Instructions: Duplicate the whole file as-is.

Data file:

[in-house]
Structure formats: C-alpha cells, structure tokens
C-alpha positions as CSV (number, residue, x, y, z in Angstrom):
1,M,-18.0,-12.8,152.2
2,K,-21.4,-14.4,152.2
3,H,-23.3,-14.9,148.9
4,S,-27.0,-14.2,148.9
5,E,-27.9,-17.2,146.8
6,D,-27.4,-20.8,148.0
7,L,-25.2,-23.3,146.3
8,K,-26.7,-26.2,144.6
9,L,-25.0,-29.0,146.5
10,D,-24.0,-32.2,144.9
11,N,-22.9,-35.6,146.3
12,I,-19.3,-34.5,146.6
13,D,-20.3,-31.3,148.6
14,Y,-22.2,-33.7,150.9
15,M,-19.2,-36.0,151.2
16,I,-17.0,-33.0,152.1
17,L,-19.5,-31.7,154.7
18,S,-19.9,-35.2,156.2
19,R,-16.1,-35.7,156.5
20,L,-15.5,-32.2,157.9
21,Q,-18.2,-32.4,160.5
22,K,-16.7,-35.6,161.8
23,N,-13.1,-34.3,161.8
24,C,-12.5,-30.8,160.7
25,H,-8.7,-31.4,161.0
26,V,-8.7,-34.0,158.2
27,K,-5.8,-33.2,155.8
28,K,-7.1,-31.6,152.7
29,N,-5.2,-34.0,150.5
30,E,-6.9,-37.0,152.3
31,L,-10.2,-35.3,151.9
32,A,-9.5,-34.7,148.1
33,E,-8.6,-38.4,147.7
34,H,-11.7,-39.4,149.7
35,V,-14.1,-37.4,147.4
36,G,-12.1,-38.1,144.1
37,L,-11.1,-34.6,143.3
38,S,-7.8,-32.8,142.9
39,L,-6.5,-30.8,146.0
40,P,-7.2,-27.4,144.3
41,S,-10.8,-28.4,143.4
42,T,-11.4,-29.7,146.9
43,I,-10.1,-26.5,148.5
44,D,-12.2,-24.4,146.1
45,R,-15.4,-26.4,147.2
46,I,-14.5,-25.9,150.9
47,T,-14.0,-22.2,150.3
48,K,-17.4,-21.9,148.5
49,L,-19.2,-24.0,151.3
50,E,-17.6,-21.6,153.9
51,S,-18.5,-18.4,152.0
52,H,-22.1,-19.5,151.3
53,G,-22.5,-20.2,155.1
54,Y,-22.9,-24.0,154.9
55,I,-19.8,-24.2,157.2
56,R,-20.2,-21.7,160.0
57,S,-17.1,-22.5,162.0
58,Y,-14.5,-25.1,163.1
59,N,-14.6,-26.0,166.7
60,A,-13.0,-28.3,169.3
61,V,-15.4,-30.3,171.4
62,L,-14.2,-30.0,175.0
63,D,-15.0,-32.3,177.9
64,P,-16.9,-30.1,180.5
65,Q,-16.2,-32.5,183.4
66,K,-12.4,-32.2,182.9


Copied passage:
[in-house]
Structure formats: C-alpha cells, structure tokens
C-alpha positions as CSV (number, residue, x, y, z in Angstrom):
1,M,-18.0,-12.8,152.2
2,K,-21.4,-14.4,152.2
3,H,-23.3,-14.9,148.9
4,S,-27.0,-14.2,148.9
5,E,-27.9,-17.2,146.8
6,D,-27.4,-20.8,148.0
7,L,-25.2,-23.3,146.3
8,K,-26.7,-26.2,144.6
9,L,-25.0,-29.0,146.5
10,D,-24.0,-32.2,144.9
11,N,-22.9,-35.6,146.3
12,I,-19.3,-34.5,146.6
13,D,-20.3,-31.3,148.6
14,Y,-22.2,-33.7,150.9
15,M,-19.2,-36.0,151.2
16,I,-17.0,-33.0,152.1
17,L,-19.5,-31.7,154.7
18,S,-19.9,-35.2,156.2
19,R,-16.1,-35.7,156.5
20,L,-15.5,-32.2,157.9
21,Q,-18.2,-32.4,160.5
22,K,-16.7,-35.6,161.8
23,N,-13.1,-34.3,161.8
24,C,-12.5,-30.8,160.7
25,H,-8.7,-31.4,161.0
26,V,-8.7,-34.0,158.2
27,K,-5.8,-33.2,155.8
28,K,-7.1,-31.6,152.7
29,N,-5.2,-34.0,150.5
30,E,-6.9,-37.0,152.3
31,L,-10.2,-35.3,151.9
32,A,-9.5,-34.7,148.1
33,E,-8.6,-38.4,147.7
34,H,-11.7,-39.4,149.7
35,V,-14.1,-37.4,147.4
36,G,-12.1,-38.1,144.1
37,L,-11.1,-34.6,143.3
38,S,-7.8,-32.8,142.9
39,L,-6.5,-30.8,146.0
40,P,-7.2,-27.4,144.3
41,S,-10.8,-28.4,143.4
42,T,-11.4,-29.7,146.9
43,I,-10.1,-26.5,148.5
44,D,-12.2,-24.4,146.1
45,R,-15.4,-26.4,147.2
46,I,-14.5,-25.9,150.9
47,T,-14.0,-22.2,150.3
48,K,-17.4,-21.9,148.5
49,L,-19.2,-24.0,151.3
50,E,-17.6,-21.6,153.9
51,S,-18.5,-18.4,152.0
52,H,-22.1,-19.5,151.3
53,G,-22.5,-20.2,155.1
54,Y,-22.9,-24.0,154.9
55,I,-19.8,-24.2,157.2
56,R,-20.2,-21.7,160.0
57,S,-17.1,-22.5,162.0
58,Y,-14.5,-25.1,163.1
59,N,-14.6,-26.0,166.7
60,A,-13.0,-28.3,169.3
61,V,-15.4,-30.3,171.4
62,L,-14.2,-30.0,175.0
63,D,-15.0,-32.3,177.9
64,P,-16.9,-30.1,180.5
65,Q,-16.2,-32.5,183.4
66,K,-12.4,-32.2,182.9